We all relate to being human. Make people laugh with an honest story and give them a message to remember.
Plot #5: Tragedy
Thinking of tragedy in storytelling brings up memories of English Lit 101 and learning about tragic flaws that will bring about the character’s inevitable downfall. Sounds like an awful strategy for marketing your brand. Hey, here’s what’s wrong and no matter what we can’t do anything about it!
Or can you? Turn a tragic flaw into the thing you can change to reshape your destiny.
Now it’s getting interesting.
Think about it like this. Fortune said that Donald Trump’s tragic flaw is his need for fame, and that the things he was saying that were ‘damaging the brand’ (we’re all familiar) while increasing his fame could be his downfall. They said this in 2015, before he became President of the United States. Now that is using a tragic flaw to reshape your destiny (whether any of us like it or not).
Plot #6: Journey and Return
This one is all about how the journey changed you. You went away on a voyage, experienced personal growth and came back a changed person.
Let’s travel with Alice to Wonderland. She went away to a world where she had to admit she didn’t know who she was (“I knew who I was this morning, but I’ve changed a few times since then”) or where she was going (“Which road do I take?” she asked. “Where do you want to go?” responded the Cheshire Cat. “I don’t know,” Alice answered. “Then,” said the cat, “it doesn’t matter.”). She cried so many tears she nearly drowned in them. Eventually she returns with a new appreciation for home, and a belief that anything is possible.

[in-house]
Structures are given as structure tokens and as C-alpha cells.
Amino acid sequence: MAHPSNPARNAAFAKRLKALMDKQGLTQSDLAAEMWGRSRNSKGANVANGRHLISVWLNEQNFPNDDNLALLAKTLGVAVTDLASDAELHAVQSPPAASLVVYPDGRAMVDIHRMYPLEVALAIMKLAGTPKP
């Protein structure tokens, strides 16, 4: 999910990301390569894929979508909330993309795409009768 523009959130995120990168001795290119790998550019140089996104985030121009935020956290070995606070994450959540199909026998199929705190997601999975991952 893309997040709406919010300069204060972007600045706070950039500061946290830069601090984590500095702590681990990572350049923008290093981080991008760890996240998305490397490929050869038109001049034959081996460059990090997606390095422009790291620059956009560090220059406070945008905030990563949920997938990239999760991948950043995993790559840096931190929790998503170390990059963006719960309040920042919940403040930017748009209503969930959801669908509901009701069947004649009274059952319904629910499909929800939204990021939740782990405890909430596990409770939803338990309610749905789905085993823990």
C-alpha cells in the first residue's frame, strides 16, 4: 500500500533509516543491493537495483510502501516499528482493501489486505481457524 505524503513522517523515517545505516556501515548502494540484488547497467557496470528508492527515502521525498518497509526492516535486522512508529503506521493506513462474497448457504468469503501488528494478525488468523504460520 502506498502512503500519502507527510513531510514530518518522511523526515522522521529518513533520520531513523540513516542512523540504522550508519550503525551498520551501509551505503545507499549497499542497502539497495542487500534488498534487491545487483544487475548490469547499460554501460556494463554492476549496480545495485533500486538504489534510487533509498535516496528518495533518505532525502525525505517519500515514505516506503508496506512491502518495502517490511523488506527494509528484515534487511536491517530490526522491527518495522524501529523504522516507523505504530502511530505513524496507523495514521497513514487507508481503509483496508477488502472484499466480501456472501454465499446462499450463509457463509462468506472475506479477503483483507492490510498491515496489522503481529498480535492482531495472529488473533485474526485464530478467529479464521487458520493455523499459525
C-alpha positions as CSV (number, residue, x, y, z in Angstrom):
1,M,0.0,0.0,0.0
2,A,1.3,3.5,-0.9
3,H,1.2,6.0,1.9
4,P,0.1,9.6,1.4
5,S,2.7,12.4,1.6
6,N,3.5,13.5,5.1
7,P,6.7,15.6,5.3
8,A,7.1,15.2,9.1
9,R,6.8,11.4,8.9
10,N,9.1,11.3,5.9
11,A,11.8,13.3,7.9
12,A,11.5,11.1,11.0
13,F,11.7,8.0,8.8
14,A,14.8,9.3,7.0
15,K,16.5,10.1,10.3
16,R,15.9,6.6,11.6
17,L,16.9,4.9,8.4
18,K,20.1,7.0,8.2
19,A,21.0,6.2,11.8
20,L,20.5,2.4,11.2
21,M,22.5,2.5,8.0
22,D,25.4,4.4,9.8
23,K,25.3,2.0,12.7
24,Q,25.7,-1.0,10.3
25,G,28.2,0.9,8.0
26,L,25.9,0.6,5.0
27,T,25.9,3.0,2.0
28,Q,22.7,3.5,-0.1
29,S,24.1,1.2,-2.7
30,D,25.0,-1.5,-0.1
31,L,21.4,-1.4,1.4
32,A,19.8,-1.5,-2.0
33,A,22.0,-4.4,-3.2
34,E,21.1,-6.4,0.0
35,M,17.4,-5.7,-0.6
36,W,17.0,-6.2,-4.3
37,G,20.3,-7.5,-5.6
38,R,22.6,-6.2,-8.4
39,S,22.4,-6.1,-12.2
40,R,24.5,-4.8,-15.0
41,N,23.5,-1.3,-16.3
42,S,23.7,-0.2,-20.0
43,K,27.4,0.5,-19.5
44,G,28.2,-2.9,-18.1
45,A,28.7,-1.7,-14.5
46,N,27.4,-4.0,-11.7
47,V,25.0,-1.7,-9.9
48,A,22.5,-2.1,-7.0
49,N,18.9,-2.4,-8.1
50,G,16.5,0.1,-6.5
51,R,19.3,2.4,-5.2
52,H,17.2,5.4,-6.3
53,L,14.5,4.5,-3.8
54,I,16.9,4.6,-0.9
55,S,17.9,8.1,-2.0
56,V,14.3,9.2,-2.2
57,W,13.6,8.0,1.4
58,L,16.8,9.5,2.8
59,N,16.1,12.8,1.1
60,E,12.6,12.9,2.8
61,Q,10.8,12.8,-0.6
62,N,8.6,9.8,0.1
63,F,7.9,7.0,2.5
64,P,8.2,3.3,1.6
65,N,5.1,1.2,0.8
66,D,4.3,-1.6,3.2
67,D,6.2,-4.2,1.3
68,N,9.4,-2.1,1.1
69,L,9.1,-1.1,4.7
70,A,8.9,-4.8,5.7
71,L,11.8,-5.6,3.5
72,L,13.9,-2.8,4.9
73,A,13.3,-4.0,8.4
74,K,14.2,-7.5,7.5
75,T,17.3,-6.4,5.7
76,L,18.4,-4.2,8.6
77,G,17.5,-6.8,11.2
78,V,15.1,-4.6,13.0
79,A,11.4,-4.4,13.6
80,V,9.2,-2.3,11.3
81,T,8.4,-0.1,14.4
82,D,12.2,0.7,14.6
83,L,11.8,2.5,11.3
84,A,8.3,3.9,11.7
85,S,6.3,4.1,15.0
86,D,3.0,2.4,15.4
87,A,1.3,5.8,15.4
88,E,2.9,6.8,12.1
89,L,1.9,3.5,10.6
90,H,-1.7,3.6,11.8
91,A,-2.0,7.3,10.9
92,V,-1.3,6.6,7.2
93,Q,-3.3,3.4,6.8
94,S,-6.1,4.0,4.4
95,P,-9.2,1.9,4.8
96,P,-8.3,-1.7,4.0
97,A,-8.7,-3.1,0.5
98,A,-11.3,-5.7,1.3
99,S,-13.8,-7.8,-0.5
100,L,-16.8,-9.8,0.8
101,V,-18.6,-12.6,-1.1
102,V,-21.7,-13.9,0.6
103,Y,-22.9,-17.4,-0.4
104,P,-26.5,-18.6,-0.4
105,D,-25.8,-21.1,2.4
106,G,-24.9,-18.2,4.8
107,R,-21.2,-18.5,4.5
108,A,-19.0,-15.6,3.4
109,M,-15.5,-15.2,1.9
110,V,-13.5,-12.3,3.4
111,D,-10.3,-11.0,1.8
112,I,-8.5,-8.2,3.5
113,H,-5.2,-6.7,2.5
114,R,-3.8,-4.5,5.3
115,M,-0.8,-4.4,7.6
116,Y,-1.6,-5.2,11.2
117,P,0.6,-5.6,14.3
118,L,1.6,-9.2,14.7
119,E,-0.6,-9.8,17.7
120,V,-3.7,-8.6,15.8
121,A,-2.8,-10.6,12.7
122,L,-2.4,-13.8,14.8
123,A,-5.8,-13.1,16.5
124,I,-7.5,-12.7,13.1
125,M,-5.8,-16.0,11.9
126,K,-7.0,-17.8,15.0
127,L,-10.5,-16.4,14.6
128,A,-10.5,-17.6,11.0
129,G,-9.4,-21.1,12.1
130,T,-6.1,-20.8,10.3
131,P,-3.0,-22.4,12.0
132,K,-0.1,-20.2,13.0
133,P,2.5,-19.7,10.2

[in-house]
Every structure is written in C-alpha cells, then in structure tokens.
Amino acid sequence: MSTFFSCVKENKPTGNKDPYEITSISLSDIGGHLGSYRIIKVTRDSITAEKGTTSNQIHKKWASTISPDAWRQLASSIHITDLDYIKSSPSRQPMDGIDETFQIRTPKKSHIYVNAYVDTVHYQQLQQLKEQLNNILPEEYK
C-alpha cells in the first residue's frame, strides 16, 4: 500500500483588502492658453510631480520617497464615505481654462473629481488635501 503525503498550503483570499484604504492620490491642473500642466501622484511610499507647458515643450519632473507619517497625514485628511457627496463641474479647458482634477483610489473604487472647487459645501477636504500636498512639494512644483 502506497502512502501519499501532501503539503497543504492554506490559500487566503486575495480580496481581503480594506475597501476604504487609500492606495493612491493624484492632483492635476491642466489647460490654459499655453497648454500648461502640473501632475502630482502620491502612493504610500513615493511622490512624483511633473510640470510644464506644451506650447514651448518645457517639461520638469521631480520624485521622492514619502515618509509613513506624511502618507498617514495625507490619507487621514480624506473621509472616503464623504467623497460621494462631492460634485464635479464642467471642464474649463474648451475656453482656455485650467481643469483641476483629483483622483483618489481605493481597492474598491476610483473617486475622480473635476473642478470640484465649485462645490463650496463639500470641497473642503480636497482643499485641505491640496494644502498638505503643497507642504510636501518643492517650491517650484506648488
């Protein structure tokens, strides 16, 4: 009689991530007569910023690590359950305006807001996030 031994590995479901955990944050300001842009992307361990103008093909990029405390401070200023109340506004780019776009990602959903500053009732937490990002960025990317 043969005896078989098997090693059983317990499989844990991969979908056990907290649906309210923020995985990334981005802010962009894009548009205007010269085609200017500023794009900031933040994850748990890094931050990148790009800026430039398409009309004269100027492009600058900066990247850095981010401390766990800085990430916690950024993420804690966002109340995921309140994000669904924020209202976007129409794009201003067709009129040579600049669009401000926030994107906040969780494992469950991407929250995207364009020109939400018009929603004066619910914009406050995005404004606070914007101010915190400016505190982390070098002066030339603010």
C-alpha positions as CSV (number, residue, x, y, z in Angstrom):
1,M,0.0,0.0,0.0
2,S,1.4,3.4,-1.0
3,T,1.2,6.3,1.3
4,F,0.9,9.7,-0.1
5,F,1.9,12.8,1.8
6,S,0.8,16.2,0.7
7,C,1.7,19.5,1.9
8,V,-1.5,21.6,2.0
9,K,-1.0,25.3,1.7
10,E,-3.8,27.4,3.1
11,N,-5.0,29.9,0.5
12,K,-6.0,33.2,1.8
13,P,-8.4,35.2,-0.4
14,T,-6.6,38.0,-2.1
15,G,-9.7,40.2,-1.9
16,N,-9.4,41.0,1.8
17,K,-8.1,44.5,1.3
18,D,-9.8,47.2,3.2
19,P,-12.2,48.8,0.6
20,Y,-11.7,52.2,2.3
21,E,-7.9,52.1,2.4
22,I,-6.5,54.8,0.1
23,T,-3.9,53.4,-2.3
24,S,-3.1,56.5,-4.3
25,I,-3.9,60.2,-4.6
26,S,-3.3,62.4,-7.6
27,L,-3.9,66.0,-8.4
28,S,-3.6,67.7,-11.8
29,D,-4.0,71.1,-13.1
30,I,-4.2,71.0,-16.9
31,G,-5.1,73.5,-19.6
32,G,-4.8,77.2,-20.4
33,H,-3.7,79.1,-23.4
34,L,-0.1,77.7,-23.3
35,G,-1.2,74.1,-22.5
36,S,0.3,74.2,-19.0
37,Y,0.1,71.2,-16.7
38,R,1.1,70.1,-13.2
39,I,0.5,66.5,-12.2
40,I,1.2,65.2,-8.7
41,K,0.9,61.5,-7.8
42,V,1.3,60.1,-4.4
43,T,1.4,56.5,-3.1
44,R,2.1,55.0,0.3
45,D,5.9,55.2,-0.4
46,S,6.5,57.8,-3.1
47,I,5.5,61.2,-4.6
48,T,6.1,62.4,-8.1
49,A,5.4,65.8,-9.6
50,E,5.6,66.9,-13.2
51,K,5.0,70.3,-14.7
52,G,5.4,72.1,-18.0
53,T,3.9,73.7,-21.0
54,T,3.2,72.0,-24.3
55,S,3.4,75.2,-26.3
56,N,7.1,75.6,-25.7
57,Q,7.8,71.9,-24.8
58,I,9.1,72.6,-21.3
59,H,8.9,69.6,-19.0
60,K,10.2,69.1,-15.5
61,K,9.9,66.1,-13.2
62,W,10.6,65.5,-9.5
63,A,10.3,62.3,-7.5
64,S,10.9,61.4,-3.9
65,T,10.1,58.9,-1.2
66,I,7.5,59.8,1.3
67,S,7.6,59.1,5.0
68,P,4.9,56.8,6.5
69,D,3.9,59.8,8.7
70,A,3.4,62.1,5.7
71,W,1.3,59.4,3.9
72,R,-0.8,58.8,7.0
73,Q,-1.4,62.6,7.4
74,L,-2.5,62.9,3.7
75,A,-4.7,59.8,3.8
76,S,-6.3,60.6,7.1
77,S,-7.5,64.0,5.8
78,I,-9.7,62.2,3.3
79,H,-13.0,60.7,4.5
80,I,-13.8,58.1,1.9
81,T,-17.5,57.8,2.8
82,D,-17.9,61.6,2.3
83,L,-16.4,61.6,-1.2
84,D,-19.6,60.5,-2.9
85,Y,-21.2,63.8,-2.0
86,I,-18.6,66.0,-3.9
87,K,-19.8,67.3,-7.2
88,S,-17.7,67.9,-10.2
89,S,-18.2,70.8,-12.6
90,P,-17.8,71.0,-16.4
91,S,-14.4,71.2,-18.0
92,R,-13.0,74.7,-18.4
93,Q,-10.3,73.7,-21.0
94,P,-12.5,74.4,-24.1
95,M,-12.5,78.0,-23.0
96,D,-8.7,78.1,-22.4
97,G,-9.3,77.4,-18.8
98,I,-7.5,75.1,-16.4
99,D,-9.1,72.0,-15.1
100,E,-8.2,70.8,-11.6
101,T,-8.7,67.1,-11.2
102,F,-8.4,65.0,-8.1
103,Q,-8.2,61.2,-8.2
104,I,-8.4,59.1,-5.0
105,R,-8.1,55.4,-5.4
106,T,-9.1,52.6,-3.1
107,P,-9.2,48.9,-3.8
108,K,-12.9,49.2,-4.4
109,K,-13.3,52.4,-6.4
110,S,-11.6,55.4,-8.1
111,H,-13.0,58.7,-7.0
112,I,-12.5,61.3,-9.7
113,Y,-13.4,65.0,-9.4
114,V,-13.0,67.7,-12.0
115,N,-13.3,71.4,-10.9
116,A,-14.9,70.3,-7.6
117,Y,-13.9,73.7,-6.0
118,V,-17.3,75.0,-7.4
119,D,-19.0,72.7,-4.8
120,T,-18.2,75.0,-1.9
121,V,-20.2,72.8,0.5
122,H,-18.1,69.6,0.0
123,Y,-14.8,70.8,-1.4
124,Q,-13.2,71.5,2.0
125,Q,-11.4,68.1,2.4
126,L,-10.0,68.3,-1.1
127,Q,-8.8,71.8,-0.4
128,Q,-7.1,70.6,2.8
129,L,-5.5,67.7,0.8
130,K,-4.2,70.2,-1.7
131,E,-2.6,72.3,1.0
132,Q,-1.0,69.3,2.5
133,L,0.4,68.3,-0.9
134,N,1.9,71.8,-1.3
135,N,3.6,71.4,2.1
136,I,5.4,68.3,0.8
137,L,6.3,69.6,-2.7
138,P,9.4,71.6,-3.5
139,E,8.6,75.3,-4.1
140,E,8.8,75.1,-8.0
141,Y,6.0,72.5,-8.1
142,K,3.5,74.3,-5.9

In the world of marketing, this plot is most often recognised in travel themes – Airbnb being the most prominent example. They market experiences rather than accommodation. They invite you to see what it’s like to really live somewhere else and immerse yourself in the community. A bit riskier than signing up for the tour bus your five-star hotel recommended, but with a lot more potential for an experience that changes you.